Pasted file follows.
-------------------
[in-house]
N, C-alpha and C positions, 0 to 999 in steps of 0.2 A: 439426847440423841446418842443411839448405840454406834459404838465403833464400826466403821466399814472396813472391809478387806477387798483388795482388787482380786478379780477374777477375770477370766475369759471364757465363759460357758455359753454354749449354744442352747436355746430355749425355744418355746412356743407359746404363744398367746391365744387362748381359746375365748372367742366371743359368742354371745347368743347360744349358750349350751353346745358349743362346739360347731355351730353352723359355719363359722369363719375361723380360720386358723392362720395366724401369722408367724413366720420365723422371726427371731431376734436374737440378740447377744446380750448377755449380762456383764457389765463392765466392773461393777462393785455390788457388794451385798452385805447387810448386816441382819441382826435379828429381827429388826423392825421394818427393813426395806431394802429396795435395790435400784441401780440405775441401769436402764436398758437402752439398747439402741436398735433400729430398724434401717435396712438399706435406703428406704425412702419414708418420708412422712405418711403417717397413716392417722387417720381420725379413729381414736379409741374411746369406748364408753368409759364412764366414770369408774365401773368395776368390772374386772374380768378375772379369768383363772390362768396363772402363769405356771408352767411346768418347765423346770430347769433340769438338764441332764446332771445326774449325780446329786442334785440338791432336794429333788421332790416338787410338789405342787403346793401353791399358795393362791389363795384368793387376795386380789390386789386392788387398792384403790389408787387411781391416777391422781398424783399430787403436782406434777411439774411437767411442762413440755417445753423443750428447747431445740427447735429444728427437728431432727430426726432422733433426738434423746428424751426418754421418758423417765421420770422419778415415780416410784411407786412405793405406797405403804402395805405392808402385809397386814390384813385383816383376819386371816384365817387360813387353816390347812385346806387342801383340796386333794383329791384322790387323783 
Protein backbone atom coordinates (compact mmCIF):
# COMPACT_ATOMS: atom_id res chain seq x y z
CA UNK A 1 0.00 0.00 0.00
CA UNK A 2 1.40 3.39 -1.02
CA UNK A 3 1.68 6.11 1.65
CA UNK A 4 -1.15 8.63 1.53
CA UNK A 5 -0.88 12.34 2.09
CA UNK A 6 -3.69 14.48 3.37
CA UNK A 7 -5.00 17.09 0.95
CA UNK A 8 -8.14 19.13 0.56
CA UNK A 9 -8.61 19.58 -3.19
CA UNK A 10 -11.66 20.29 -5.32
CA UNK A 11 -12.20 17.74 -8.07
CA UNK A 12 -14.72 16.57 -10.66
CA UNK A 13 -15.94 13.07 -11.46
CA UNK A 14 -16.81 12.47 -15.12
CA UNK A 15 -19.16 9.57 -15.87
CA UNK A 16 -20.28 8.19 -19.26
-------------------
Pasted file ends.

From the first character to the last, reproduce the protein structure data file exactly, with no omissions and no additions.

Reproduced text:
[in-house]
N, C-alpha and C positions, 0 to 999 in steps of 0.2 A: 439426847440423841446418842443411839448405840454406834459404838465403833464400826466403821466399814472396813472391809478387806477387798483388795482388787482380786478379780477374777477375770477370766475369759471364757465363759460357758455359753454354749449354744442352747436355746430355749425355744418355746412356743407359746404363744398367746391365744387362748381359746375365748372367742366371743359368742354371745347368743347360744349358750349350751353346745358349743362346739360347731355351730353352723359355719363359722369363719375361723380360720386358723392362720395366724401369722408367724413366720420365723422371726427371731431376734436374737440378740447377744446380750448377755449380762456383764457389765463392765466392773461393777462393785455390788457388794451385798452385805447387810448386816441382819441382826435379828429381827429388826423392825421394818427393813426395806431394802429396795435395790435400784441401780440405775441401769436402764436398758437402752439398747439402741436398735433400729430398724434401717435396712438399706435406703428406704425412702419414708418420708412422712405418711403417717397413716392417722387417720381420725379413729381414736379409741374411746369406748364408753368409759364412764366414770369408774365401773368395776368390772374386772374380768378375772379369768383363772390362768396363772402363769405356771408352767411346768418347765423346770430347769433340769438338764441332764446332771445326774449325780446329786442334785440338791432336794429333788421332790416338787410338789405342787403346793401353791399358795393362791389363795384368793387376795386380789390386789386392788387398792384403790389408787387411781391416777391422781398424783399430787403436782406434777411439774411437767411442762413440755417445753423443750428447747431445740427447735429444728427437728431432727430426726432422733433426738434423746428424751426418754421418758423417765421420770422419778415415780416410784411407786412405793405406797405403804402395805405392808402385809397386814390384813385383816383376819386371816384365817387360813387353816390347812385346806387342801383340796386333794383329791384322790387323783 
Protein backbone atom coordinates (compact mmCIF):
# COMPACT_ATOMS: atom_id res chain seq x y z
CA UNK A 1 0.00 0.00 0.00
CA UNK A 2 1.40 3.39 -1.02
CA UNK A 3 1.68 6.11 1.65
CA UNK A 4 -1.15 8.63 1.53
CA UNK A 5 -0.88 12.34 2.09
CA UNK A 6 -3.69 14.48 3.37
CA UNK A 7 -5.00 17.09 0.95
CA UNK A 8 -8.14 19.13 0.56
CA UNK A 9 -8.61 19.58 -3.19
CA UNK A 10 -11.66 20.29 -5.32
CA UNK A 11 -12.20 17.74 -8.07
CA UNK A 12 -14.72 16.57 -10.66
CA UNK A 13 -15.94 13.07 -11.46
CA UNK A 14 -16.81 12.47 -15.12
CA UNK A 15 -19.16 9.57 -15.87
CA UNK A 16 -20.28 8.19 -19.26